Chipmaker Intel said on Tuesday that it is exiting the 5G modem business, effectively ceding the market for smartphones on the eve of what’s expected to be the biggest wireless market technology transition in years.
The company said it will focus its 5G wireless efforts on network infrastructure. But, when it comes to the smartphone modem business, CEO Bob Swan said in a statement, “it has become apparent that there is no clear path to profitability and positive returns.”
Shares of Intel was up as high as 4% in after hours trading following the announcement.
The news came on the same day that iPhone maker Apple and Qualcomm settled litigation involving 5G modems.
Apple had previously selected Intel to supply the modem chips for its future 5G smartphones. But Intel said in its announcement on Tuesday that it “does not expect to launch 5G modem products in the smartphone space.”
The timing of the Apple settlement and the Intel announcement did not appear to be a coincidence and was quickly remarked upon by industry observers.
“We just don’t know which one came first,” said Patrick Moorhead, the president and principal analyst of Moor Insights & Strategy.
“Did Apple say ‘Intel is too much risk, I need to go back with Qualcomm’ or was this Intel saying ‘This business isn’t great and I don’t want to pour more resources into it’?” Moorhead said.
5G, or fifth generation, is the next major evolution in wireless technology. Compared to today’s 4G wireless networks, 5G networks are expected to provide blazing fast data speeds for consumers. But smartphones will require new chips to take advantage of the forthcoming 5G networks, setting the stage for an upgrade cycle that could boost revenues for chipmakers and device companies.
Intel appeared to be having trouble with its schedule for producing the 5G chips, Moorhead said. As a result, Apple was putting its iPhone business at risk if by relying on Intel for the modem chips.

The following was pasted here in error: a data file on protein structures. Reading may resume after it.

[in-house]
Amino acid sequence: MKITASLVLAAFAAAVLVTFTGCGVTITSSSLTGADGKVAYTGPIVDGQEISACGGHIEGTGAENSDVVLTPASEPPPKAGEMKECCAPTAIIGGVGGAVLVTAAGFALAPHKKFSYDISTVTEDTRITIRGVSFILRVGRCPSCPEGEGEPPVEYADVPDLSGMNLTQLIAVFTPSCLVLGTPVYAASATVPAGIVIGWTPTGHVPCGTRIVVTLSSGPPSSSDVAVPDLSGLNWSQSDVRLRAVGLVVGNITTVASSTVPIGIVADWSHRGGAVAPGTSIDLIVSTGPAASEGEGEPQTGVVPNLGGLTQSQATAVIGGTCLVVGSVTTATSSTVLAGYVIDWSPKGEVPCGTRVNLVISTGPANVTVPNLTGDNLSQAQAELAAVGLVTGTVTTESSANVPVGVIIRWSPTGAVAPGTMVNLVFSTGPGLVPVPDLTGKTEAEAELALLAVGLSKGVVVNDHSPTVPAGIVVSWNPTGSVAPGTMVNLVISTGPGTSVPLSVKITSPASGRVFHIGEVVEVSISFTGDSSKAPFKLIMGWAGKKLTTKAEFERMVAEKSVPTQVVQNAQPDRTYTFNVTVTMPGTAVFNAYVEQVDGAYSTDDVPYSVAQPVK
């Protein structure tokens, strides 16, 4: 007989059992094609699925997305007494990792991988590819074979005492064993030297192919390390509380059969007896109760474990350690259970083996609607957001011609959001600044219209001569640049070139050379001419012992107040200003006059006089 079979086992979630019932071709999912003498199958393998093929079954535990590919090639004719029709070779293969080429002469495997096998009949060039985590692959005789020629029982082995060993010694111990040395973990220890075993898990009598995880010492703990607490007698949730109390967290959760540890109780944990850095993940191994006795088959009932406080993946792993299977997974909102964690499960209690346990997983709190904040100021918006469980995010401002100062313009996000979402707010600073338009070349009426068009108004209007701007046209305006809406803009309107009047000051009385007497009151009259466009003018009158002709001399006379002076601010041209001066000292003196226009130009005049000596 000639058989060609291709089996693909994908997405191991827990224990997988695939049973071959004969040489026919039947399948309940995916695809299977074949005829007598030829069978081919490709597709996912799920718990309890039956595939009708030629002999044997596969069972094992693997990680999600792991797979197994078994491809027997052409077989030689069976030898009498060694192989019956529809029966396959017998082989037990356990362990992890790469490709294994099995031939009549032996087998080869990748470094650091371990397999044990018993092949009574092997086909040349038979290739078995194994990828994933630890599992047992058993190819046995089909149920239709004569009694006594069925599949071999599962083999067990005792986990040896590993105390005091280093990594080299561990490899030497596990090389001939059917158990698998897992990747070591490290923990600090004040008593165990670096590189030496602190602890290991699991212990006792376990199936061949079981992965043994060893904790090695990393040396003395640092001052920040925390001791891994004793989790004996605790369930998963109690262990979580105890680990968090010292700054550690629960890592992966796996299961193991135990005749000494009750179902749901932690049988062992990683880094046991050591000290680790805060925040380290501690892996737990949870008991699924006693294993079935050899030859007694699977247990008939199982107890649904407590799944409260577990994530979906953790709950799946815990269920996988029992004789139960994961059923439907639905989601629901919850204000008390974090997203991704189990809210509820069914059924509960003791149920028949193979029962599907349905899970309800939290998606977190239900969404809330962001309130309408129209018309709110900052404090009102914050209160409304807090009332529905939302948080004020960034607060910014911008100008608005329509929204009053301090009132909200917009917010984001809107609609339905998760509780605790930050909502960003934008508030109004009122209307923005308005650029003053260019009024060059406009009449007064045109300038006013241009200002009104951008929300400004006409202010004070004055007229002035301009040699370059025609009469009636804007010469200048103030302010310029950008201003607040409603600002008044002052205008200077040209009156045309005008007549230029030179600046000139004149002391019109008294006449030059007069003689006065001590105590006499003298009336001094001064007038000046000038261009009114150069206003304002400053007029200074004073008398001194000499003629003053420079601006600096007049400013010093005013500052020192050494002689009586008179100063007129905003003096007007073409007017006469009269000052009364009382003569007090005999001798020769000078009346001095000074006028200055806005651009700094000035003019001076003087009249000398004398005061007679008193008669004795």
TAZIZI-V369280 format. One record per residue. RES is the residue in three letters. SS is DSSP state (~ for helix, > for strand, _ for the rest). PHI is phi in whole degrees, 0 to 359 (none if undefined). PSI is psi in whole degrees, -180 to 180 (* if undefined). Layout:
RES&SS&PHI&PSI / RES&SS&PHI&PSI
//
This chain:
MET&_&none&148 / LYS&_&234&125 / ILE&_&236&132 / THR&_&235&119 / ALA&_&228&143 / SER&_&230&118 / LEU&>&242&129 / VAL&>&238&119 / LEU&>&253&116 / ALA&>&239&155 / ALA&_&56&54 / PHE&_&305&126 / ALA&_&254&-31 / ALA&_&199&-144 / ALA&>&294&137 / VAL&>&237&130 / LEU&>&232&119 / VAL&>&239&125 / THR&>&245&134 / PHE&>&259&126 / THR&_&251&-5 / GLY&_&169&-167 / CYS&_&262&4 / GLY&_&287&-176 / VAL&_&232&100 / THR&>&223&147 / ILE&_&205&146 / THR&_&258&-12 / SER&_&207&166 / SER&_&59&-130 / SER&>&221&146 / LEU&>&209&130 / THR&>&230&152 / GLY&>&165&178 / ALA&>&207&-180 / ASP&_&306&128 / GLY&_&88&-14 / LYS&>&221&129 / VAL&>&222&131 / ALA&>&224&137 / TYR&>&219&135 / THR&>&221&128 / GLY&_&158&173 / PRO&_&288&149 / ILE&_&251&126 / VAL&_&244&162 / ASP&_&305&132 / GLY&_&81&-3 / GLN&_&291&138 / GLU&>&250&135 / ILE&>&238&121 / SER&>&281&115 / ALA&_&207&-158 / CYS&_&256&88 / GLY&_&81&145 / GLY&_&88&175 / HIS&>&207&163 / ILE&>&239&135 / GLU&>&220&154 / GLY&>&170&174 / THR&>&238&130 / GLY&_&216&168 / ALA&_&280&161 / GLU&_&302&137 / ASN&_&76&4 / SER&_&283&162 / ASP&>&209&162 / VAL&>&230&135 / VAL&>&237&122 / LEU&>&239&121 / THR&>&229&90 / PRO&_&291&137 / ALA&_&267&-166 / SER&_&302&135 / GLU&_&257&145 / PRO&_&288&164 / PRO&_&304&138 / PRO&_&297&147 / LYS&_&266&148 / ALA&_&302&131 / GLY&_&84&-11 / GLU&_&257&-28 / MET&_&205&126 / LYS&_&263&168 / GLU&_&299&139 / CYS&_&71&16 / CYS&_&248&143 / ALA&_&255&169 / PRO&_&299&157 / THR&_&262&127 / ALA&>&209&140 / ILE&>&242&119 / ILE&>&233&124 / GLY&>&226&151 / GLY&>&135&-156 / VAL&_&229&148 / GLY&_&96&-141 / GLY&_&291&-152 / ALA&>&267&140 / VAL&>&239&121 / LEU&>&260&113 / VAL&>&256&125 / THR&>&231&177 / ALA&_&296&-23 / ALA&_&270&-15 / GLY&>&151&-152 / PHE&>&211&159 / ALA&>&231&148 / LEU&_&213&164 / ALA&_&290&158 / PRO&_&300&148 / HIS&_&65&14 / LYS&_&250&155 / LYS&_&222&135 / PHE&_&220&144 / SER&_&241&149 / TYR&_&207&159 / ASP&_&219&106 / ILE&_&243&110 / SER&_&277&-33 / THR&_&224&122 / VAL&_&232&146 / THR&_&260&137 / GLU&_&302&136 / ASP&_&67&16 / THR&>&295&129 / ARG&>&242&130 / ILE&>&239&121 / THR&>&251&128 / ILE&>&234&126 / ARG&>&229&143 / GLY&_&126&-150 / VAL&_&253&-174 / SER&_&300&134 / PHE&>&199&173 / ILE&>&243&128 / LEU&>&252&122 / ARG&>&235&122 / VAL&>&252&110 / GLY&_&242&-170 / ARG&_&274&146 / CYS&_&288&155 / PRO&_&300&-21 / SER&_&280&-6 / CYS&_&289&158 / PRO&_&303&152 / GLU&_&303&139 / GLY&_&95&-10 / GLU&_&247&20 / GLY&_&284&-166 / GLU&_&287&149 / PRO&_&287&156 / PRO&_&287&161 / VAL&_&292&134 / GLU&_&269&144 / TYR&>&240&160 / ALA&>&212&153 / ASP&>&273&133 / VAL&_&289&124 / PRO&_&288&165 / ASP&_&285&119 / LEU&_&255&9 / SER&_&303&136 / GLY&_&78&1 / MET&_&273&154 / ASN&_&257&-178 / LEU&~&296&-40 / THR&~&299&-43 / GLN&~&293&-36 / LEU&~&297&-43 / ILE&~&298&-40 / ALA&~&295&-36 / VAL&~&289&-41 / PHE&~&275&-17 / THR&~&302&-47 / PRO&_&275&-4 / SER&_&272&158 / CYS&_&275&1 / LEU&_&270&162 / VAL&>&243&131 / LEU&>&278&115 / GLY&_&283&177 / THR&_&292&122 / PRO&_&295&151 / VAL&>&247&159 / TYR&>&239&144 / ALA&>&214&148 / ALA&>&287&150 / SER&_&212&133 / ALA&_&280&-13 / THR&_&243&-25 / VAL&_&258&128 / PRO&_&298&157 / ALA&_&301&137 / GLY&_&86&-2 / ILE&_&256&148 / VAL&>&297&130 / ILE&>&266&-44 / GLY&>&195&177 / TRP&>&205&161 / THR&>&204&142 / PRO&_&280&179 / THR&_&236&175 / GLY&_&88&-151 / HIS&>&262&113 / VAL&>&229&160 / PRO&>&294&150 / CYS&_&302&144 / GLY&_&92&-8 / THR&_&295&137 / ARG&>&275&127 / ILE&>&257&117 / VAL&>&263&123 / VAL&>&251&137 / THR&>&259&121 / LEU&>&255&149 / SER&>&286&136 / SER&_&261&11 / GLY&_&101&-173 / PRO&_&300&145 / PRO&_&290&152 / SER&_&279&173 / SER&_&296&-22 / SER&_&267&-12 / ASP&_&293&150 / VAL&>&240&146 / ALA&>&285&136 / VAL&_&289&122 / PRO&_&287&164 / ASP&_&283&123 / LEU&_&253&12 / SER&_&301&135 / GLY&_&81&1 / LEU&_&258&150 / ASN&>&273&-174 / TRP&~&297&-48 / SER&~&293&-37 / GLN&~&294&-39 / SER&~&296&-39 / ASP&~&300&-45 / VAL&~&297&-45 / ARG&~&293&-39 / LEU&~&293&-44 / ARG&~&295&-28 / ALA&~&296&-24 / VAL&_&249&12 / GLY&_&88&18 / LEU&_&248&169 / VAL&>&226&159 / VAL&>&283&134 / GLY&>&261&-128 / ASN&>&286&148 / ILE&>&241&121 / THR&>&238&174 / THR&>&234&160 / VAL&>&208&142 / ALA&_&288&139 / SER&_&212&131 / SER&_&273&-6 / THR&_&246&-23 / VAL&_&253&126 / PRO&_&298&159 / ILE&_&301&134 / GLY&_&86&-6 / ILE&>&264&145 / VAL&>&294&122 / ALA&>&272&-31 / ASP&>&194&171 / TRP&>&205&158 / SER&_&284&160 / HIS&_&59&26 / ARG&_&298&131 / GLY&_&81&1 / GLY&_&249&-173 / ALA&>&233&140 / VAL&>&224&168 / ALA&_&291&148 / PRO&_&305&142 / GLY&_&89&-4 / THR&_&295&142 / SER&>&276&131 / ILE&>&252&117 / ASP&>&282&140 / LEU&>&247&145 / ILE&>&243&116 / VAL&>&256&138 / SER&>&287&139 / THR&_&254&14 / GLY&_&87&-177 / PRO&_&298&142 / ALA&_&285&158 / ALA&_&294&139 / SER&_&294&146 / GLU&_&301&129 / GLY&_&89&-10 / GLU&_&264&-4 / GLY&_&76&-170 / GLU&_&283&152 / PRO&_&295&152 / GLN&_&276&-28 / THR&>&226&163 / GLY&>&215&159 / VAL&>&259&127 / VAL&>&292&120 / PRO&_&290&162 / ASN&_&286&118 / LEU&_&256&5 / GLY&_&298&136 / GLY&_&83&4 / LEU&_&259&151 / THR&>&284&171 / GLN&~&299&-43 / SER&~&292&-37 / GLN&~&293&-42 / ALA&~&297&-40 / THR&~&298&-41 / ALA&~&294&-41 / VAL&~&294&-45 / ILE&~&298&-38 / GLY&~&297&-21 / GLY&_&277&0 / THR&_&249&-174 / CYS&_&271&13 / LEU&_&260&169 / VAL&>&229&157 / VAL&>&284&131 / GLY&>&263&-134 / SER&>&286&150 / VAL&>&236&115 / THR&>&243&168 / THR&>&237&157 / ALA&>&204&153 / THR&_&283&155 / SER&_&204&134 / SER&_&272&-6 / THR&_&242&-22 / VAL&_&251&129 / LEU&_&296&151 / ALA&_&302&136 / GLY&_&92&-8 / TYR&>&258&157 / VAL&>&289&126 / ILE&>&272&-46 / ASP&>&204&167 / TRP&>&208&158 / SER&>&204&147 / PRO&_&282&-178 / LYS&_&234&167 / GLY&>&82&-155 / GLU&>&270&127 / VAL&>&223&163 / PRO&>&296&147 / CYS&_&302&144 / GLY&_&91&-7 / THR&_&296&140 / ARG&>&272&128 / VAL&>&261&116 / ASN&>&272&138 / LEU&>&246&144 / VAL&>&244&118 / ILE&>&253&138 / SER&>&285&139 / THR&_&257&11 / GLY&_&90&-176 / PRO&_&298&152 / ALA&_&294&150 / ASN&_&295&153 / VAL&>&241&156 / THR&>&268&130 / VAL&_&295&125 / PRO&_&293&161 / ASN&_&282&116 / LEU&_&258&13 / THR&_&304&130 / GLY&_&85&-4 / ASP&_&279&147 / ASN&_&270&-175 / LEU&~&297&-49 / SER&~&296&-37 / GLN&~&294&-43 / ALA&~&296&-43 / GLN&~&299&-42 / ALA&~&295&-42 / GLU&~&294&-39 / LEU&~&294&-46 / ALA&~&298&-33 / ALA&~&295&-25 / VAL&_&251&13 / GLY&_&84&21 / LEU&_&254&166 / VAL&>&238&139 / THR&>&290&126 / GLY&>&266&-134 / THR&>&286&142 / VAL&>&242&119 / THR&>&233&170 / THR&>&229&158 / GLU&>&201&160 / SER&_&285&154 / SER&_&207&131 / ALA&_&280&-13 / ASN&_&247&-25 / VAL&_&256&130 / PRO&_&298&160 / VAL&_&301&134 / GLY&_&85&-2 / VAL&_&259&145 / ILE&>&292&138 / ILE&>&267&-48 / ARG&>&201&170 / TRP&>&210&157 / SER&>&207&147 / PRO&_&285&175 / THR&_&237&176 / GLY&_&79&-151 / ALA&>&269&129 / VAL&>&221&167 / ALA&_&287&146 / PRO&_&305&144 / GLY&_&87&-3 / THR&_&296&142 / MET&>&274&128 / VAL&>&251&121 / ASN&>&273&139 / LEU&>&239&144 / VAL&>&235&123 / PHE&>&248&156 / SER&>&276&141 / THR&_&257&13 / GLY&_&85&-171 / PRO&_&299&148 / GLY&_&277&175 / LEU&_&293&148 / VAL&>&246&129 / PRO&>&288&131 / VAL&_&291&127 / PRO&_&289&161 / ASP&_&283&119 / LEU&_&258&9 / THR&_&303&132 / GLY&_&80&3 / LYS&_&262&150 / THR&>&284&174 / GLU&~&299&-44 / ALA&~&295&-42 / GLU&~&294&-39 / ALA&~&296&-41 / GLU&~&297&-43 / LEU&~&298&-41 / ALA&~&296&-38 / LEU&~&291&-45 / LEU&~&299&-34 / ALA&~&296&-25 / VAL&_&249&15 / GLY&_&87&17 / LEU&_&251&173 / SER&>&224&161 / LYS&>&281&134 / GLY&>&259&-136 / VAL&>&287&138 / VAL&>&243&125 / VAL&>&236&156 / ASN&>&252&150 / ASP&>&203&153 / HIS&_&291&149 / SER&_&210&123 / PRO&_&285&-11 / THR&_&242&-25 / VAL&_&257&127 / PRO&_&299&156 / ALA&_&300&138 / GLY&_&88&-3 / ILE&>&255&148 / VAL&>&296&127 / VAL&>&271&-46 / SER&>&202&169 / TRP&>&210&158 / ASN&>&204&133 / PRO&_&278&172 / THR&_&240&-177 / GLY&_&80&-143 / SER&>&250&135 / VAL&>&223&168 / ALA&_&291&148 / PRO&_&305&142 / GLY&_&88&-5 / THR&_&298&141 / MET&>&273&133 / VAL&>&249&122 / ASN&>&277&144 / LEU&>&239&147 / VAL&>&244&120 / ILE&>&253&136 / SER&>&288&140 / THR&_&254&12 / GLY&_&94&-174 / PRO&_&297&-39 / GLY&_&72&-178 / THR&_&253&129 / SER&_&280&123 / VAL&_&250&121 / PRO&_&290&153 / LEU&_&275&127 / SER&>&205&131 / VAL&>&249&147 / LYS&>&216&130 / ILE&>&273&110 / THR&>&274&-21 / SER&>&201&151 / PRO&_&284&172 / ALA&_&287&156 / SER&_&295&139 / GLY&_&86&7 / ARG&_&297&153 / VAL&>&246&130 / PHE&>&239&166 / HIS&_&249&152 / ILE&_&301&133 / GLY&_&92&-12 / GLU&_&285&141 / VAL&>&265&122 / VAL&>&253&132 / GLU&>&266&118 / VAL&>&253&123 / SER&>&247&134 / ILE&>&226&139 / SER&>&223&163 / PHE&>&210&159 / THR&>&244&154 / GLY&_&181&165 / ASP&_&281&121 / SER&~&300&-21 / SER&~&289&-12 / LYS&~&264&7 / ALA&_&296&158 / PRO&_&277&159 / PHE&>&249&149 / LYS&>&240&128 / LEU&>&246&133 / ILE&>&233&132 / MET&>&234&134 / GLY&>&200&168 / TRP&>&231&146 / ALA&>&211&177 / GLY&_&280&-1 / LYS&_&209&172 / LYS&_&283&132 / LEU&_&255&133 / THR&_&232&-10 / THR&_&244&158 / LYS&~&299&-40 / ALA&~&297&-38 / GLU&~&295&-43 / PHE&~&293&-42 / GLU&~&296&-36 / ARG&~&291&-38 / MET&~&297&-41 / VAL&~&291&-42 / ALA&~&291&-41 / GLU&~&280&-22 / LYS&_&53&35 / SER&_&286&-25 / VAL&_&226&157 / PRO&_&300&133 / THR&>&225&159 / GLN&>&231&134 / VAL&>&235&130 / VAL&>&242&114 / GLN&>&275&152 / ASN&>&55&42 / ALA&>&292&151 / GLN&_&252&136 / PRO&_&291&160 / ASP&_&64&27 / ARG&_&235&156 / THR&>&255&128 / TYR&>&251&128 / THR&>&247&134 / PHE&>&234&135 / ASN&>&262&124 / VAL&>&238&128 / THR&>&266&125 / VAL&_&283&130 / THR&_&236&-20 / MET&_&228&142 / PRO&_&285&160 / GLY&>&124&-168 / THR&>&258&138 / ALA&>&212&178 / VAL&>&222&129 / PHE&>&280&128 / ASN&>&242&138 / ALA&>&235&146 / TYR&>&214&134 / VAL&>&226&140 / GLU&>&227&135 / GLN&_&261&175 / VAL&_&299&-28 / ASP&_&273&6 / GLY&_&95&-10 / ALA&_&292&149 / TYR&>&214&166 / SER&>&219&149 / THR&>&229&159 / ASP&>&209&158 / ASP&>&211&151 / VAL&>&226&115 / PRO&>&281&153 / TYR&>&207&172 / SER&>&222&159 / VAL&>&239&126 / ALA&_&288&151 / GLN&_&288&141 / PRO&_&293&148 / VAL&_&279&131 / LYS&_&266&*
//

“Qualcomm’s core business is modems and modem IP,” he said. “It’s their core business, it’s what they do.”
The news represents the first major strategy change by Swan since taking the reins as permanent CEO in January, after Brian Krzanich resigned following a company investigation into a past relationship with an employee.
Intel’s decision to pull the plug on modem chips means the company is effectively abandoning the market for smartphones, the most popular platform used by consumers for computing today. It’s a remarkable turn of events for a company that once provided the microprocessors at the heart of roughly 80% of the world’s PCs and was synonymous with consumer computing devices.
Intel was famously slow to adapt its business from PCs to smartphones, and had been fighting an uphill battle trying to claw back market share in the mobile market for years. The change announced on Tuesday is a recognition that fighting for modems was not worth the effort, given the massive, hundreds of billions of dollar opportunity on the datacenter side, where Intel is much stronger, said Moorhead.
Here is Intel’s full announcement:
SANTA CLARA, Calif., April 16, 2019 – Intel Corporation today announced its intention to exit the 5G smartphone modem business and complete an assessment of the opportunities for 4G and 5G modems in PCs, internet of things devices and other data-centric devices. Intel will also continue to invest in its 5G network infrastructure business.
The company will continue to meet current customer commitments for its existing 4G smartphone modem product line, but does not expect to launch 5G modem products in the smartphone space, including those originally planned for launches in 2020.
“We are very excited about the opportunity in 5G and the ‘cloudification’ of the network, but in the smartphone modem business it has become apparent that there is no clear path to profitability and positive returns,” said Intel CEO Bob Swan. “5G continues to be a strategic priority across Intel, and our team has developed a valuable portfolio of wireless products and intellectual property. We are assessing our options to realize the value we have created, including the opportunities in a wide variety of data-centric platforms and devices in a 5G world.”
Intel expects to provide additional details in its upcoming first-quarter 2019 earnings release and conference call, scheduled for April 25.
Netflix’s cash-burn problem is going to get even worse before it gets better, the company warned on Tuesday. The streaming video service provider now expects its operations and investments to burn up $3.5 billion in cash this year, company officials said in a letter to shareholders. That’s about $500 million more than its operations and...
Don’t expect Netflix to make any big acquisitions anytime soon. That was the word from CEO Reed Hastings Tuesday on a webcast following the streaming media giant’s first-quarter earnings report. In its more than 20 years of existence, Netflix has only made a few minor acquisitions, he noted. It’s not planning on changing its ways...